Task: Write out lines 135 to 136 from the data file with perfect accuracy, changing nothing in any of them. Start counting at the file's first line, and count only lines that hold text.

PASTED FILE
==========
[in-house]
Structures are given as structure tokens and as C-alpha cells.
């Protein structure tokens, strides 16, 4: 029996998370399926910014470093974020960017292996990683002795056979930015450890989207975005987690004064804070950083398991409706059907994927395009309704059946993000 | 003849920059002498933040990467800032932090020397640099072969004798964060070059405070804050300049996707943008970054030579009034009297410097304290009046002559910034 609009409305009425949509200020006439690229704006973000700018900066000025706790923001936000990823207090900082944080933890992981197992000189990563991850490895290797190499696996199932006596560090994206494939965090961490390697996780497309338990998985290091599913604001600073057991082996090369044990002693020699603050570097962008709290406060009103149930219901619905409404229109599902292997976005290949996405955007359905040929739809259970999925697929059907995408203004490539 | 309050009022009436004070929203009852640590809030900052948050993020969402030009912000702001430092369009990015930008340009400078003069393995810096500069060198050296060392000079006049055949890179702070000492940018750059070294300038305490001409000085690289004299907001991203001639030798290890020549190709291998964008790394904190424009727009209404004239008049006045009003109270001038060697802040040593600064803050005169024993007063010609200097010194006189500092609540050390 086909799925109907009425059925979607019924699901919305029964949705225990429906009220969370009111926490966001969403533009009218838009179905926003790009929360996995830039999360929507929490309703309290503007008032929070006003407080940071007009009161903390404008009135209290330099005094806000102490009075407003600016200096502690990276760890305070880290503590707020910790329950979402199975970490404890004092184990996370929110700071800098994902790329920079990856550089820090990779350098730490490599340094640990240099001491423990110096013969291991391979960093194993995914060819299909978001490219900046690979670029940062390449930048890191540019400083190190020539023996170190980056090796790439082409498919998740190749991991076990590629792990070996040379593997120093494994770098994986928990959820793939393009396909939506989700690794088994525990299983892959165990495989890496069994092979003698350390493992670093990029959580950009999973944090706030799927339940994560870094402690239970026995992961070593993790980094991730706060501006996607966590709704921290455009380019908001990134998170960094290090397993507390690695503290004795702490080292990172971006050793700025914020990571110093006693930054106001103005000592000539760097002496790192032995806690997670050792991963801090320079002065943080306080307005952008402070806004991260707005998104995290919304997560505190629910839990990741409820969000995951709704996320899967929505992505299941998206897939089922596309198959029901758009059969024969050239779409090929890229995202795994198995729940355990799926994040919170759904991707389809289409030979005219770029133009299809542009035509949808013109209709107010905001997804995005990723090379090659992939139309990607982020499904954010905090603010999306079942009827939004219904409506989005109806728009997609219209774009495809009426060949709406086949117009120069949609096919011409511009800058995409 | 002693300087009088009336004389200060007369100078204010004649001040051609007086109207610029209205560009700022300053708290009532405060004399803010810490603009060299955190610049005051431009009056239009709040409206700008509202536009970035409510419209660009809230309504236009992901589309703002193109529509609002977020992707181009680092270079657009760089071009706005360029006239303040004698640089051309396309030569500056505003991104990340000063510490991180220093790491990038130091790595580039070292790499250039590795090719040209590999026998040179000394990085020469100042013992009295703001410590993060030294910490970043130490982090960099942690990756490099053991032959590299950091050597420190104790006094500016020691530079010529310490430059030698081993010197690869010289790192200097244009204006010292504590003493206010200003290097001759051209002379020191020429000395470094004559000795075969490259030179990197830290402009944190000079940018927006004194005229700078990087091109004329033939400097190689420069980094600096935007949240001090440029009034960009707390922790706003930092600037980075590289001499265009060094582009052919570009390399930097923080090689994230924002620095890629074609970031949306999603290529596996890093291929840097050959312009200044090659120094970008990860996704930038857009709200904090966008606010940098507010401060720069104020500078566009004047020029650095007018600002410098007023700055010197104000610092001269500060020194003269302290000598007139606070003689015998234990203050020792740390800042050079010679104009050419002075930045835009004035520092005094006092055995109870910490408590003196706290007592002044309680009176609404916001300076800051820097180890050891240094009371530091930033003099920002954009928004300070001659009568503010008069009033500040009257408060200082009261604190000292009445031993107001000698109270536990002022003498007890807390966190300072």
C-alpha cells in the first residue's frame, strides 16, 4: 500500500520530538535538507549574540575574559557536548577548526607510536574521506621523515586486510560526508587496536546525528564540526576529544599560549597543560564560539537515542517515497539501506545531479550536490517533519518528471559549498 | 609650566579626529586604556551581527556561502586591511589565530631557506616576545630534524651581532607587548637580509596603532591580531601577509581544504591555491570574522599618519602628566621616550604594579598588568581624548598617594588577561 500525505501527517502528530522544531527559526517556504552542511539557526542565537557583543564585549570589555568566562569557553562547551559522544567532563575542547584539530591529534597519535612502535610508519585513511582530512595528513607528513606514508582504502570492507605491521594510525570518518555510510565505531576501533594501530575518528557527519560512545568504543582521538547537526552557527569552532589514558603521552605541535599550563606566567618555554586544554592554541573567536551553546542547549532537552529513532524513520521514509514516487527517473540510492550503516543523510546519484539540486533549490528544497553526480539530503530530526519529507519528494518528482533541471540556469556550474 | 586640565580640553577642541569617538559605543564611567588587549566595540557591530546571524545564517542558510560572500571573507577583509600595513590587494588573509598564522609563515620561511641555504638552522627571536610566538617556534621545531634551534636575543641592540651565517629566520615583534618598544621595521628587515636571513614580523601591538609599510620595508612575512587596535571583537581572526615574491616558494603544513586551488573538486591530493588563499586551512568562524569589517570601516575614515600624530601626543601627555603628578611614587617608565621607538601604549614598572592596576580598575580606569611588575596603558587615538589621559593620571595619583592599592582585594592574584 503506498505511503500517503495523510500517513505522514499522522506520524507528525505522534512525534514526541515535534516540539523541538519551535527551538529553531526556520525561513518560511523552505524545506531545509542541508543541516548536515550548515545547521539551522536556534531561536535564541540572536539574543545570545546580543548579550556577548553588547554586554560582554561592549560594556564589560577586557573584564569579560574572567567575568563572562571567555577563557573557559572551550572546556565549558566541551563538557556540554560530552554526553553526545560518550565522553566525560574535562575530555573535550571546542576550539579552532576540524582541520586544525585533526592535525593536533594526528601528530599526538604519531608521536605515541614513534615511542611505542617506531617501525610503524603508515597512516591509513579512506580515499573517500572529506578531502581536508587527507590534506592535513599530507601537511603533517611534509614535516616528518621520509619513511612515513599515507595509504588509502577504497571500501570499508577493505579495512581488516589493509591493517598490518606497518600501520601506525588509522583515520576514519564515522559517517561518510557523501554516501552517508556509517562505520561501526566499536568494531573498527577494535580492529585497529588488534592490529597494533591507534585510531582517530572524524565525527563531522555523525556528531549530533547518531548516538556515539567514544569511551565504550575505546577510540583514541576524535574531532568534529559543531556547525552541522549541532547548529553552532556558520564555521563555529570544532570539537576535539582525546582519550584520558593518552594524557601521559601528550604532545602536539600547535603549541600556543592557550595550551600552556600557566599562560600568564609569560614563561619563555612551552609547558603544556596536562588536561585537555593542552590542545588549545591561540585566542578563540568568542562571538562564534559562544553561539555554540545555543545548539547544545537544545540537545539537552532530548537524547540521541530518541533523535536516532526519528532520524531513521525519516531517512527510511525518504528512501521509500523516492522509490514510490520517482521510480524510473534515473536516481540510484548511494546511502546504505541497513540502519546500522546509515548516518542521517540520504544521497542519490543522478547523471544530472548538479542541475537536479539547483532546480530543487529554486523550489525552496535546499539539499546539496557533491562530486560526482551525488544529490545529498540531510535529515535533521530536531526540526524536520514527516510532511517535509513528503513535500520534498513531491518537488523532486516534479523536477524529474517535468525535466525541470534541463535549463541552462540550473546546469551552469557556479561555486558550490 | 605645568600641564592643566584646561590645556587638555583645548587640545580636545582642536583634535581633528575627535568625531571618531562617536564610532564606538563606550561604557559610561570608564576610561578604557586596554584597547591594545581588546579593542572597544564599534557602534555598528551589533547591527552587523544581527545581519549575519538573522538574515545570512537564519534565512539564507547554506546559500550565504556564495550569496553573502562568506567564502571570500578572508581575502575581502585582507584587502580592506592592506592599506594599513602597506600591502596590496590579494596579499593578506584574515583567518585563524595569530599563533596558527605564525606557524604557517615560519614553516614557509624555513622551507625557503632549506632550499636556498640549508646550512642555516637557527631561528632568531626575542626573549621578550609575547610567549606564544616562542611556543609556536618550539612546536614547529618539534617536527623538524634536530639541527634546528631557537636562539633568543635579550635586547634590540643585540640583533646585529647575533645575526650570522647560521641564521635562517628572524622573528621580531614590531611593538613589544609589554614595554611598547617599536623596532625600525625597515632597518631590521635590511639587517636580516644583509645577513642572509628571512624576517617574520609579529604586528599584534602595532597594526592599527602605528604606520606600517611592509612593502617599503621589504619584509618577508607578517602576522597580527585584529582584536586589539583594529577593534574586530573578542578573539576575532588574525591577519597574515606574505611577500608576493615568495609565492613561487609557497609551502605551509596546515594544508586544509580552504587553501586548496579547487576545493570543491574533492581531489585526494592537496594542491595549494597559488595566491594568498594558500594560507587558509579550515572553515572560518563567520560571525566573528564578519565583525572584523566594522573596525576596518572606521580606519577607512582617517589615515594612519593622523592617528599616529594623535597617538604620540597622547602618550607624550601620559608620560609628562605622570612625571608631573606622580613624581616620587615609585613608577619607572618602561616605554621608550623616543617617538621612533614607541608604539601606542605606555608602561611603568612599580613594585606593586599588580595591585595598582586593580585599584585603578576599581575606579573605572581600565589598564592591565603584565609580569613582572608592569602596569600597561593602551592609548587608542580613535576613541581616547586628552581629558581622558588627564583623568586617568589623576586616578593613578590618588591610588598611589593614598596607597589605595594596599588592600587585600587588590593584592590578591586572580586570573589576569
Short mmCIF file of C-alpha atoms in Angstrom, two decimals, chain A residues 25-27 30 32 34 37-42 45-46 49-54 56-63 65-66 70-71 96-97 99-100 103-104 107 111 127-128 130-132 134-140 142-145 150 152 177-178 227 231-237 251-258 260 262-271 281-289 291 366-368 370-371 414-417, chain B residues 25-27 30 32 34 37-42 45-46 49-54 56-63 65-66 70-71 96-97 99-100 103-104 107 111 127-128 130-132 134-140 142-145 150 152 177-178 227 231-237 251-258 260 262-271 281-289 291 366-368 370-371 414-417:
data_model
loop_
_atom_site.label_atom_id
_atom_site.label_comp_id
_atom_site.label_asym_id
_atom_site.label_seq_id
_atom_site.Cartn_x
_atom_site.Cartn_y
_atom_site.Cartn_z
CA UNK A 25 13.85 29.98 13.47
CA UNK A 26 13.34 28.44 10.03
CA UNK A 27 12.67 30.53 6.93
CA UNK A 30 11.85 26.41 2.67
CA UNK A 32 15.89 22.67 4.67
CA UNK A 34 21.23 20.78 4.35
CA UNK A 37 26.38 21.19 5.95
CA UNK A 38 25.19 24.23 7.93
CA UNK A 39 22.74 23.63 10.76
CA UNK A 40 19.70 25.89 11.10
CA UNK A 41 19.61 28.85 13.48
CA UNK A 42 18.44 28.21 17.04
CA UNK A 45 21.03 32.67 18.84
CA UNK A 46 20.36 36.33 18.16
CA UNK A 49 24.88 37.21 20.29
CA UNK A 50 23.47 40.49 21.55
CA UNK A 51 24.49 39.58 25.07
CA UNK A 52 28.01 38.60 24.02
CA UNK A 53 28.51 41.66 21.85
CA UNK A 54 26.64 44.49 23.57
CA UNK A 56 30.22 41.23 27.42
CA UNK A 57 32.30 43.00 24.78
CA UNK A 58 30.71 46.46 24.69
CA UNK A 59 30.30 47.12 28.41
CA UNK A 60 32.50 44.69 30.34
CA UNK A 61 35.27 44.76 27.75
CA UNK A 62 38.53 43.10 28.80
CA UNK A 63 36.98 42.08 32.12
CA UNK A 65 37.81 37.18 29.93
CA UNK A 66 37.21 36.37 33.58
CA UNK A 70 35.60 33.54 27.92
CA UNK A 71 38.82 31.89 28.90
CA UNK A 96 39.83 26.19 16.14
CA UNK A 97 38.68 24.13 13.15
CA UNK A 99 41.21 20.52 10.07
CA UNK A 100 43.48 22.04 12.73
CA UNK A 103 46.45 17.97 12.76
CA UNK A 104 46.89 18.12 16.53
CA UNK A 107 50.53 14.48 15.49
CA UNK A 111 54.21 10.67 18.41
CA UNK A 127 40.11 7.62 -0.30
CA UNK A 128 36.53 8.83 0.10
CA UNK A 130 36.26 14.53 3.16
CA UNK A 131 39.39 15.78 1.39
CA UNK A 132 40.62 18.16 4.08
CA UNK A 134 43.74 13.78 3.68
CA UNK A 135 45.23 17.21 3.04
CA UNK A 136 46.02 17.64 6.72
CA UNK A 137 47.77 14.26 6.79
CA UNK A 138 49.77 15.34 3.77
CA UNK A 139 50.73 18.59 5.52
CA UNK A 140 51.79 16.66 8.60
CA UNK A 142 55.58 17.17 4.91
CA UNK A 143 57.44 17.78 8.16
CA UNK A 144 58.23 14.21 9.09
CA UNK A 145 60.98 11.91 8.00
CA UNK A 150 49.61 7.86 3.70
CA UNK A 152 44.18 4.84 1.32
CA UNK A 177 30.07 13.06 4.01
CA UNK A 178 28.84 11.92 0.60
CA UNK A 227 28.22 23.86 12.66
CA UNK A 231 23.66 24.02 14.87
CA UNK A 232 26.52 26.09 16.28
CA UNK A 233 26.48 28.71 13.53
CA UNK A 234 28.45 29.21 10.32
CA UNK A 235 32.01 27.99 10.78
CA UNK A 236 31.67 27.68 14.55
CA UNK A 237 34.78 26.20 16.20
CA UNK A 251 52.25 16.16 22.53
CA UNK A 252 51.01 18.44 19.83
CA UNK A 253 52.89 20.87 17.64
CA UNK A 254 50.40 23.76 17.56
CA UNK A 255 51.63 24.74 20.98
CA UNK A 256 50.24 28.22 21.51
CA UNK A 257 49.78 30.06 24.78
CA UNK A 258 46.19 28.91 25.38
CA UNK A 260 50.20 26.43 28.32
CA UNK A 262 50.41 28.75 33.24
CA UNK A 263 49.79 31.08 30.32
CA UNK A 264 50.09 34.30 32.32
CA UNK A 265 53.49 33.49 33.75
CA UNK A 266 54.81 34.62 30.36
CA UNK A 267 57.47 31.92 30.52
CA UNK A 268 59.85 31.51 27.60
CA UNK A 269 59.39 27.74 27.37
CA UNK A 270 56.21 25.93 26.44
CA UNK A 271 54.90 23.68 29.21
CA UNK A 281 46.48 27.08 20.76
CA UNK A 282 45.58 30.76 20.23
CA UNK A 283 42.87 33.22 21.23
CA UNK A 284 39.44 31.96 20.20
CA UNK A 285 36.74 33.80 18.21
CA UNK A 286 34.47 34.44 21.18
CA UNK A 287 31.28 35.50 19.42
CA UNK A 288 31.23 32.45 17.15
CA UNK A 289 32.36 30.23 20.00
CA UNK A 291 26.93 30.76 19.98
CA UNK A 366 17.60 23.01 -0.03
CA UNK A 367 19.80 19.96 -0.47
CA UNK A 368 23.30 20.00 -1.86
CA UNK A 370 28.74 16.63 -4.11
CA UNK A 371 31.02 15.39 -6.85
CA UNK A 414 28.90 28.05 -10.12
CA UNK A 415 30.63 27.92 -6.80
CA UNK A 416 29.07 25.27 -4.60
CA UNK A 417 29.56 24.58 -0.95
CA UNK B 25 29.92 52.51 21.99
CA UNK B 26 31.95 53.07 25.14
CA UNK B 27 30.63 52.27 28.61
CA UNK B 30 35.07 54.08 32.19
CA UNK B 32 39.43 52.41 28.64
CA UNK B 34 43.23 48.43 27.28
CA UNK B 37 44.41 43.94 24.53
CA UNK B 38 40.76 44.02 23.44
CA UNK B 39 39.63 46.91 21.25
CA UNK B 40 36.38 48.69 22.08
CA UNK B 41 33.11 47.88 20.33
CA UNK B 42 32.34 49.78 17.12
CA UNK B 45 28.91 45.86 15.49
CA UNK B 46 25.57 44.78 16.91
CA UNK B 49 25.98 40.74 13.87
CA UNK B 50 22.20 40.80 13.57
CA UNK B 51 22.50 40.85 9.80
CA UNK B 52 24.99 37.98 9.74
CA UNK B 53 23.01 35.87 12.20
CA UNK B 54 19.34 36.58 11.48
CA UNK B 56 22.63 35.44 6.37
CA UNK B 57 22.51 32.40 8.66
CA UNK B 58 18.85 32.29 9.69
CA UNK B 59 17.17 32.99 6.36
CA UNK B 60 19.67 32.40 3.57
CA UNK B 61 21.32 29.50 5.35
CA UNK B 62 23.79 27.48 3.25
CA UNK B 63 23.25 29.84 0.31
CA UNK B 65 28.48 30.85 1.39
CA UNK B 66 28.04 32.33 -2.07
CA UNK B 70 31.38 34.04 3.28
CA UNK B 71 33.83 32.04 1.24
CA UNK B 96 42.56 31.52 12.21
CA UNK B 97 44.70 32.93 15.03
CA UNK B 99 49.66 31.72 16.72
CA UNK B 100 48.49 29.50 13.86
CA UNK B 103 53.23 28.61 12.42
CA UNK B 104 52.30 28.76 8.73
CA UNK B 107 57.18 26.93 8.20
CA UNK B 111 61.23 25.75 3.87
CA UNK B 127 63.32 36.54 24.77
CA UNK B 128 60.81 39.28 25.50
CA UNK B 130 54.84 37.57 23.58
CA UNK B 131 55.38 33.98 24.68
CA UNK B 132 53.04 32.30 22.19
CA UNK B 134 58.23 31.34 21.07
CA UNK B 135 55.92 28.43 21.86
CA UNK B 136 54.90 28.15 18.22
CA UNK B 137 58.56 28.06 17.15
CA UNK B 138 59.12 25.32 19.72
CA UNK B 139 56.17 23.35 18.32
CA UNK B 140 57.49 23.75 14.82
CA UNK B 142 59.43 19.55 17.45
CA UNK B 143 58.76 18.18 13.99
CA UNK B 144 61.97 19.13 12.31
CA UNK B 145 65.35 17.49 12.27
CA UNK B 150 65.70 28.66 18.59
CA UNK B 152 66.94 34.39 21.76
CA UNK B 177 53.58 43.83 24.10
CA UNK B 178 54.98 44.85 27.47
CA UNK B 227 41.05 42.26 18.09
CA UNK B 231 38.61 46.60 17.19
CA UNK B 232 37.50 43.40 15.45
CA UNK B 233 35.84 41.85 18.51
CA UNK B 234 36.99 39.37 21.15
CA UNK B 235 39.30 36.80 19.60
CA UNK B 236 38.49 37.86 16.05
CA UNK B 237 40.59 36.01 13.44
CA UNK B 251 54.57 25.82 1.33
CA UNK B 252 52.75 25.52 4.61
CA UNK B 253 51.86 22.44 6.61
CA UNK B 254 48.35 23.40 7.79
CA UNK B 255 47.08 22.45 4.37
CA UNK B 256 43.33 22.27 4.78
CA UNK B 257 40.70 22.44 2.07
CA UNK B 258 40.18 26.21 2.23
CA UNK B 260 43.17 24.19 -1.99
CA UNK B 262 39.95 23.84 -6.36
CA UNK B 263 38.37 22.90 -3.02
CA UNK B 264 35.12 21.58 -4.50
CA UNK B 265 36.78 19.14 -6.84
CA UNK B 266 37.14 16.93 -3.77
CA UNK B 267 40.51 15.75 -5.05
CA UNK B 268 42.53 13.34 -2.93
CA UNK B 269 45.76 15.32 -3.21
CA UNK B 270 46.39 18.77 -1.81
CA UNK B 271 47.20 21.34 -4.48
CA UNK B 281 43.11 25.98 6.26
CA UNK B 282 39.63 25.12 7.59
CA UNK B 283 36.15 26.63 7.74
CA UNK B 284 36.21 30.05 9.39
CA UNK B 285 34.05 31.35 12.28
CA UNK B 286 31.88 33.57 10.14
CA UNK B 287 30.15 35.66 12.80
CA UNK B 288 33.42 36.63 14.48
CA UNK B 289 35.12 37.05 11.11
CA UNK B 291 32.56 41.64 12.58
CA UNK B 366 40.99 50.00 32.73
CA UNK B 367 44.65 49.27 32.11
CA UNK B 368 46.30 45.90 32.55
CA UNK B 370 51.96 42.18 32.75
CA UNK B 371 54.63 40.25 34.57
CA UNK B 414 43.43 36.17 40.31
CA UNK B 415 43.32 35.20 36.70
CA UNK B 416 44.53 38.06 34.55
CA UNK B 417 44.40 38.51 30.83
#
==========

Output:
CA UNK B 49 25.98 40.74 13.87
CA UNK B 50 22.20 40.80 13.57